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|FINNEY, CHARLES GRANDISON|
|(1792-1875) American revivalist, educator, and
reformer, known as the "Father of Modern Revivalism." After a
religious conversion experience in 1824, he rejected his training as a
lawyer to become a Presbyterian minister (later he joined the
Congregationalists). In 1835, Finney published Lectures on Revivals of
Religion , which has remained the principal text of revivalists into
the twentieth century. A professor of theology, he became President of
Oberlin College in 1851, leaving in 1865 and continuing revival efforts at
his Broadway Tabernacle in New York City. Finney's revivalistic travels
took him throughout the East Coast and Great Britain.
Finney's legacy to urban revivalism was an ethos "to use any means to stir religious enthusiasms" as well as know-how for conducting a revival (Lectures ). He believed that the primary calling of the revivalist was to win souls for the Lord, hence new means were more than justified. These included setting aside a period of days for protracted meetings, using the "anxious bench" (where those wishing to be saved would sit during a meeting), praying for sinners by name, and prayer meetings lasting all night. His church also permitted women to offer prayer publicly. Most important, he rejected formalistic preaching discourse for a colloquial and dramatic appeal to believers' enthusiasms. Sermons were injected with common sense and examples based on cause and effect. Signaling a shift toward religious volunteerism, individuals were free to choose salvation. His personal success with spirit-led preaching and the new revivalist practices were criticized by his Presbyterian Church for permitting fanaticism and spiritual wildfire. As his theology developed, he rejected both old school and new school Presbyterian precepts to rely on personal Bible study and his own experiences, probably shaped by the philosophy of Common Sense Realism influential in nineteenth-century America.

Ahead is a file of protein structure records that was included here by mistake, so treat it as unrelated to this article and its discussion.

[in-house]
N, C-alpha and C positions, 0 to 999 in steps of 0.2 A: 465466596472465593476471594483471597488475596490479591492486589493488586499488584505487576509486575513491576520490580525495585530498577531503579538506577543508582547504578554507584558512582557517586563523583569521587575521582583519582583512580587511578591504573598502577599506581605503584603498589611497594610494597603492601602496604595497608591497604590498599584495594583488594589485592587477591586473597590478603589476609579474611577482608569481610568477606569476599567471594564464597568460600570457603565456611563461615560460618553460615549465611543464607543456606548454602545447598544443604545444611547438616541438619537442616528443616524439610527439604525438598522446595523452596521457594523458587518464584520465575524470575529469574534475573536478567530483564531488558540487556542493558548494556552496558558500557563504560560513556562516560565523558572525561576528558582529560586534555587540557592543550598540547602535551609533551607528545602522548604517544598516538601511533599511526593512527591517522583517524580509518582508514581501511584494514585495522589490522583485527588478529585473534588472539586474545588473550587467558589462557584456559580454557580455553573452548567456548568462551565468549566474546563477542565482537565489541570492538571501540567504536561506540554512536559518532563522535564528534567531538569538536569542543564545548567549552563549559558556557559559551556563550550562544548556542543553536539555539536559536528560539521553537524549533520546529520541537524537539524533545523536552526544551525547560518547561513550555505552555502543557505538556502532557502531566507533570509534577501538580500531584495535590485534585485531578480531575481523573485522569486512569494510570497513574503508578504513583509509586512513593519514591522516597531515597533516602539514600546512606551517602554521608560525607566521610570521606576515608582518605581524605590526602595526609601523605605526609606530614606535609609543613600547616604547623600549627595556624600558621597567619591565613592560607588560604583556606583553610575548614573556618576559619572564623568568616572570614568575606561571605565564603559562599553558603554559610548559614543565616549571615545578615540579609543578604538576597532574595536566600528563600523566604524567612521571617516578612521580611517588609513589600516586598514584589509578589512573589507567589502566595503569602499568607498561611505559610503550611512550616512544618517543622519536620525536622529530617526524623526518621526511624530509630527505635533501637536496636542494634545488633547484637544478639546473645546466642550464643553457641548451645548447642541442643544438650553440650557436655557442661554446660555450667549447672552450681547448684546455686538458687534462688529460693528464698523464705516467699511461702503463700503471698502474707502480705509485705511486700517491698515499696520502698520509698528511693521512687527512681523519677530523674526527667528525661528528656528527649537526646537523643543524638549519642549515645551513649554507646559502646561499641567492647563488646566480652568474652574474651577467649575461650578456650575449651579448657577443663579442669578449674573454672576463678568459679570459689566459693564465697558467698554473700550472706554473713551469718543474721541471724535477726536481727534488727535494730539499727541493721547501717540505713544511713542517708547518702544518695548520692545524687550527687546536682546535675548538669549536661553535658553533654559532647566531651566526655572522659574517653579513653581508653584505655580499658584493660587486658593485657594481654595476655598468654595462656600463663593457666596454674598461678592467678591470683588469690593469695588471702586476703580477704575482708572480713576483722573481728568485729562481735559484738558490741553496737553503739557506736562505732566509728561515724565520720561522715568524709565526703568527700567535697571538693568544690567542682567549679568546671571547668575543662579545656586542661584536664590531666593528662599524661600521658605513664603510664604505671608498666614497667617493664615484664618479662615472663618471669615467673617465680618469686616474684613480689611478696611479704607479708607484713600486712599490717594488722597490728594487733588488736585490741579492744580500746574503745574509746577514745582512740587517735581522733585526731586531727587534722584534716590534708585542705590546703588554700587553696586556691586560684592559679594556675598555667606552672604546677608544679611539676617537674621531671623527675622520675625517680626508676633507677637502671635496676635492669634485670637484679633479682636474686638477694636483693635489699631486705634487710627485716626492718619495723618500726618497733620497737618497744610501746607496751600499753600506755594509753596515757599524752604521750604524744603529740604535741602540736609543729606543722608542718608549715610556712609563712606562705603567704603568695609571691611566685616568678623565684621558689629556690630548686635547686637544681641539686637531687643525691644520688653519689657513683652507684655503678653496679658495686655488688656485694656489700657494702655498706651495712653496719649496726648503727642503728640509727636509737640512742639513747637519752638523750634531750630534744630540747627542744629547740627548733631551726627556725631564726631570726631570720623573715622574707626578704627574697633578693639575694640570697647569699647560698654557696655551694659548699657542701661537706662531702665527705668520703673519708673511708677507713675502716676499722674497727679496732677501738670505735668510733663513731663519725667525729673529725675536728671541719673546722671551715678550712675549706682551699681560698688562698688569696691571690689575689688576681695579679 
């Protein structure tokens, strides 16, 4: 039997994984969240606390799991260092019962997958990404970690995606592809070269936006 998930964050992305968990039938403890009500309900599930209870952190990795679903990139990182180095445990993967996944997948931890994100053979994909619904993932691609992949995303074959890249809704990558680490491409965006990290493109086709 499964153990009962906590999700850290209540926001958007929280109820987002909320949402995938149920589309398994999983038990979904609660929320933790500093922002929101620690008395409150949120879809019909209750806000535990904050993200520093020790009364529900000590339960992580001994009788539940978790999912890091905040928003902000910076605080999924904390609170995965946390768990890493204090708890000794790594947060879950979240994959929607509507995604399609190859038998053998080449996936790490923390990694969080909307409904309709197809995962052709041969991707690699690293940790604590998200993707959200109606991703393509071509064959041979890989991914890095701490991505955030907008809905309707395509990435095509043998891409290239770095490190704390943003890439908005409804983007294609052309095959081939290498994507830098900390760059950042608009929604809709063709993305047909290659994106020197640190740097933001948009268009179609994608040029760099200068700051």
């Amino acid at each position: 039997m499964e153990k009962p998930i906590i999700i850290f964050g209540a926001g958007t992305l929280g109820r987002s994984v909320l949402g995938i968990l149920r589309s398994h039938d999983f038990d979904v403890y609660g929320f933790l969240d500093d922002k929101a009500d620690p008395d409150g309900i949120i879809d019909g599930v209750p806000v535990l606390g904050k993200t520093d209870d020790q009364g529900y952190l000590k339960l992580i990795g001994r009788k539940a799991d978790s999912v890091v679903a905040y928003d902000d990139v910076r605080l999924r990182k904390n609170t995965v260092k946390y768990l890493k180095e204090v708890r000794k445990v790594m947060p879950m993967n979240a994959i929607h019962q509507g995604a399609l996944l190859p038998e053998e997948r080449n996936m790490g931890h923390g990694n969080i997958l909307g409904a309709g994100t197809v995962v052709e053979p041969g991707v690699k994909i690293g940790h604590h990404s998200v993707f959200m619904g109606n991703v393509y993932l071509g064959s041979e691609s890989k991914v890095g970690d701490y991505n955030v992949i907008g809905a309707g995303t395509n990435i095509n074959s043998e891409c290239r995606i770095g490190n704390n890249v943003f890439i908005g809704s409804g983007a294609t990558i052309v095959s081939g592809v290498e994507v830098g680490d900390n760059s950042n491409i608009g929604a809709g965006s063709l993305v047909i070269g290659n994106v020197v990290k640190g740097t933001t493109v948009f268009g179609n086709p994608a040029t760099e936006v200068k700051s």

See also Televangelism
C. Finney, Memoirs (New York: Barnes, 1876)
R. Frankl, Televangelism (Carbondale: Southern Illinois University Press, 1987)
J. Hadden, "Religious Broadcasting and the New Christian Right," Journal for the Scientific Study of Religion 26(1987):1-24
K. J. Hardman, Charles Grandison Finney (Syracuse, N.Y.: Syracuse University Press, 1987)
G. A. Hewitt, Regeneration and Morality (Brooklyn, N.Y.: Carlson, 1991)
W. McLoughlin, Modern Revivalism (New York: Ronald Press, 1959)
W. McLoughlin, Revivals, Awakenings, and Reform (Chicago: University of Chicago Press, 1978)
H. C. Trumbull, My Four Religious Teachers (Philadelphia: Sunday School Times, 1903).
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